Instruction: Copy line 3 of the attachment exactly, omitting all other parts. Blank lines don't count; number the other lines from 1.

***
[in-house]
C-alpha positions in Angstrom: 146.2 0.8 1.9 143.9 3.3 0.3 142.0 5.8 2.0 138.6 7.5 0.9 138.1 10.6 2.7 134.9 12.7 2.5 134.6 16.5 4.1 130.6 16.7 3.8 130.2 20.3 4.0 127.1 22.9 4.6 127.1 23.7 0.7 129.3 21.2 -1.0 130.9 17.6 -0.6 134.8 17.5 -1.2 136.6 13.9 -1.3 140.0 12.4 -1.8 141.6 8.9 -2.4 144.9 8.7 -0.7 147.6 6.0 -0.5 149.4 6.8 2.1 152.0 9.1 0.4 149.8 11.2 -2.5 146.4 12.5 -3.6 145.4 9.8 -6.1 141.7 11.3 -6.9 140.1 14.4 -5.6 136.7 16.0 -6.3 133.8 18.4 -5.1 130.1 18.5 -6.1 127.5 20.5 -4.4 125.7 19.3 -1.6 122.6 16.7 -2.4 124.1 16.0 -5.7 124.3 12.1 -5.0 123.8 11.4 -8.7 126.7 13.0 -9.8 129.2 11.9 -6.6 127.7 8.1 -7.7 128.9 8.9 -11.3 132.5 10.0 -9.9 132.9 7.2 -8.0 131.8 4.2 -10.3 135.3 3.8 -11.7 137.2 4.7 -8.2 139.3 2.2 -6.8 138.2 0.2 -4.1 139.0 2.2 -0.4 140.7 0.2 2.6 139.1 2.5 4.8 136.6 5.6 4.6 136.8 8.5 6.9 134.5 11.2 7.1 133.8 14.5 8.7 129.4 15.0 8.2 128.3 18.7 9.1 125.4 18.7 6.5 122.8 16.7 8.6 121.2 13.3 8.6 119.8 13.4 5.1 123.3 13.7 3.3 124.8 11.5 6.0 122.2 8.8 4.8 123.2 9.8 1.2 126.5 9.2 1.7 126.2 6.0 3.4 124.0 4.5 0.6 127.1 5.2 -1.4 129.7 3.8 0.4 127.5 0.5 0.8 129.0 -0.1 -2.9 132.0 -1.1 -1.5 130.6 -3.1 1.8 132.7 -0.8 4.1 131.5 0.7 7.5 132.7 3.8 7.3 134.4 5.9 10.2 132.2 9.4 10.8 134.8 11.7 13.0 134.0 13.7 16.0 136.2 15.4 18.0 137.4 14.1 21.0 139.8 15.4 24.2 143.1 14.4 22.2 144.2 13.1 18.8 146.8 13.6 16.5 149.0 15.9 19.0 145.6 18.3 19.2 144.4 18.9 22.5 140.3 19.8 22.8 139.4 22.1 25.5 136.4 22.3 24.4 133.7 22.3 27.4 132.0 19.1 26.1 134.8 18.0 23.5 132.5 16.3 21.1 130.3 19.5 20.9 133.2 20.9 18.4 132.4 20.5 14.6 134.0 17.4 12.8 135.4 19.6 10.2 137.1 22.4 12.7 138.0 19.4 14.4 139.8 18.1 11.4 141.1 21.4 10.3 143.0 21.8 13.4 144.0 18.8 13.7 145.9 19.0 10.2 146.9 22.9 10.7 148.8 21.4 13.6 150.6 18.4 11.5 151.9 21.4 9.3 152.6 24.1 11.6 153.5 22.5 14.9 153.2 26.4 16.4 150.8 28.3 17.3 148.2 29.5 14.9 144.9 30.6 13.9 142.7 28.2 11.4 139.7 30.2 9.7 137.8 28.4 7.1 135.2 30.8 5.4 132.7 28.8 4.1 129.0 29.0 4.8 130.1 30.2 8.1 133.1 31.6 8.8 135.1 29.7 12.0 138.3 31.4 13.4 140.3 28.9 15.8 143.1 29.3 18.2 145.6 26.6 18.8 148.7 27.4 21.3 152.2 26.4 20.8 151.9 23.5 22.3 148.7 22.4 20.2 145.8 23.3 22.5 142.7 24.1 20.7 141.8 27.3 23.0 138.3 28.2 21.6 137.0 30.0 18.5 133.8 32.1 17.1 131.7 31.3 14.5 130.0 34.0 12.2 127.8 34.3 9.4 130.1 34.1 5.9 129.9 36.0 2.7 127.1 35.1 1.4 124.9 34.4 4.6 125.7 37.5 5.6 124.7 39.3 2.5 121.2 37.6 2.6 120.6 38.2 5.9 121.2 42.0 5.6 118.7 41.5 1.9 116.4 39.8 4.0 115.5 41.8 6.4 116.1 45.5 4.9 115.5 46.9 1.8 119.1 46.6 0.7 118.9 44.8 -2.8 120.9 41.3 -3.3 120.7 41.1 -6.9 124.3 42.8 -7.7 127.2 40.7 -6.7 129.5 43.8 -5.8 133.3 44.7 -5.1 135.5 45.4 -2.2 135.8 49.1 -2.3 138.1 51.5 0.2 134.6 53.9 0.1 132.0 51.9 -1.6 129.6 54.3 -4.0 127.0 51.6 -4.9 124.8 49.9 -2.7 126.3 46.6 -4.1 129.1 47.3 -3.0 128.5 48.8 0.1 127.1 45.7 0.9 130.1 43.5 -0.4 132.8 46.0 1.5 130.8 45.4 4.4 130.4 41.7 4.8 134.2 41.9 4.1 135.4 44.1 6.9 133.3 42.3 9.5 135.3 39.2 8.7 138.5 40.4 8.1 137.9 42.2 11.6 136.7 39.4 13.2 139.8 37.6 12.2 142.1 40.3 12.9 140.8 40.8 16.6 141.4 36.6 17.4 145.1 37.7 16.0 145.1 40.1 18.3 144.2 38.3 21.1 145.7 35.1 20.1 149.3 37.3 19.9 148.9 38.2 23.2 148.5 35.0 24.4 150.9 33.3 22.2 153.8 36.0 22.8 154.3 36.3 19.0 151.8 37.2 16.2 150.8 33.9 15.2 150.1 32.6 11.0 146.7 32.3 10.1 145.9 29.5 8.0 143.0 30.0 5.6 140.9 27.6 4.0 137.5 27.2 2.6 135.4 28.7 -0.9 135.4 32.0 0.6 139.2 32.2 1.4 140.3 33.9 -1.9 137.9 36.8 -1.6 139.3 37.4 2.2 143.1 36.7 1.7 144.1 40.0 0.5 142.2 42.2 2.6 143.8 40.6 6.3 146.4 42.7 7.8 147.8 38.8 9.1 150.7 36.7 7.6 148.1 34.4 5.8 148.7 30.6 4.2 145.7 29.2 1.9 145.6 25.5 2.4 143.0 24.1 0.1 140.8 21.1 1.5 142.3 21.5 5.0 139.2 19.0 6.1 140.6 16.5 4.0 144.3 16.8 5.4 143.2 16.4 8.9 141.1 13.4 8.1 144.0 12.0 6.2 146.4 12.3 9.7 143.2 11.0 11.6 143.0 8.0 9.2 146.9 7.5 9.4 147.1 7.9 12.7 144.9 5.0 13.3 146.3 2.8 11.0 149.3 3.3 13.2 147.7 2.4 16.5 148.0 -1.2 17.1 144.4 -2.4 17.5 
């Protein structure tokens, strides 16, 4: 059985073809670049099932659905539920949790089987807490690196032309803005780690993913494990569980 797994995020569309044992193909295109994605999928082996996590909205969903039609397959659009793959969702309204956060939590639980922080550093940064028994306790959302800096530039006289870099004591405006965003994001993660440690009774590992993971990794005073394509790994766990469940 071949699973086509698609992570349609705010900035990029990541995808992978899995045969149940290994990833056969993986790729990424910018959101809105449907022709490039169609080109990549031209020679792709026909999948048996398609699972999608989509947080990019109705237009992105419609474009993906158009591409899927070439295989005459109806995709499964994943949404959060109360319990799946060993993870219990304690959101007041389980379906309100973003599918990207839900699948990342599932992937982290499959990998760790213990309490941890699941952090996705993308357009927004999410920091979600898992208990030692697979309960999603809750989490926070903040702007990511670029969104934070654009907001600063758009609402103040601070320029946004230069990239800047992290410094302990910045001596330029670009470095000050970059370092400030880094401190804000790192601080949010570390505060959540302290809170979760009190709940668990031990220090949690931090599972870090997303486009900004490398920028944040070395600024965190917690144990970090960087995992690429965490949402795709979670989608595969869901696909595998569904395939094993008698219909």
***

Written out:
């Protein structure tokens, strides 16, 4: 059985073809670049099932659905539920949790089987807490690196032309803005780690993913494990569980 797994995020569309044992193909295109994605999928082996996590909205969903039609397959659009793959969702309204956060939590639980922080550093940064028994306790959302800096530039006289870099004591405006965003994001993660440690009774590992993971990794005073394509790994766990469940 071949699973086509698609992570349609705010900035990029990541995808992978899995045969149940290994990833056969993986790729990424910018959101809105449907022709490039169609080109990549031209020679792709026909999948048996398609699972999608989509947080990019109705237009992105419609474009993906158009591409899927070439295989005459109806995709499964994943949404959060109360319990799946060993993870219990304690959101007041389980379906309100973003599918990207839900699948990342599932992937982290499959990998760790213990309490941890699941952090996705993308357009927004999410920091979600898992208990030692697979309960999603809750989490926070903040702007990511670029969104934070654009907001600063758009609402103040601070320029946004230069990239800047992290410094302990910045001596330029670009470095000050970059370092400030880094401190804000790192601080949010570390505060959540302290809170979760009190709940668990031990220090949690931090599972870090997303486009900004490398920028944040070395600024965190917690144990970090960087995992690429965490949402795709979670989608595969869901696909595998569904395939094993008698219909």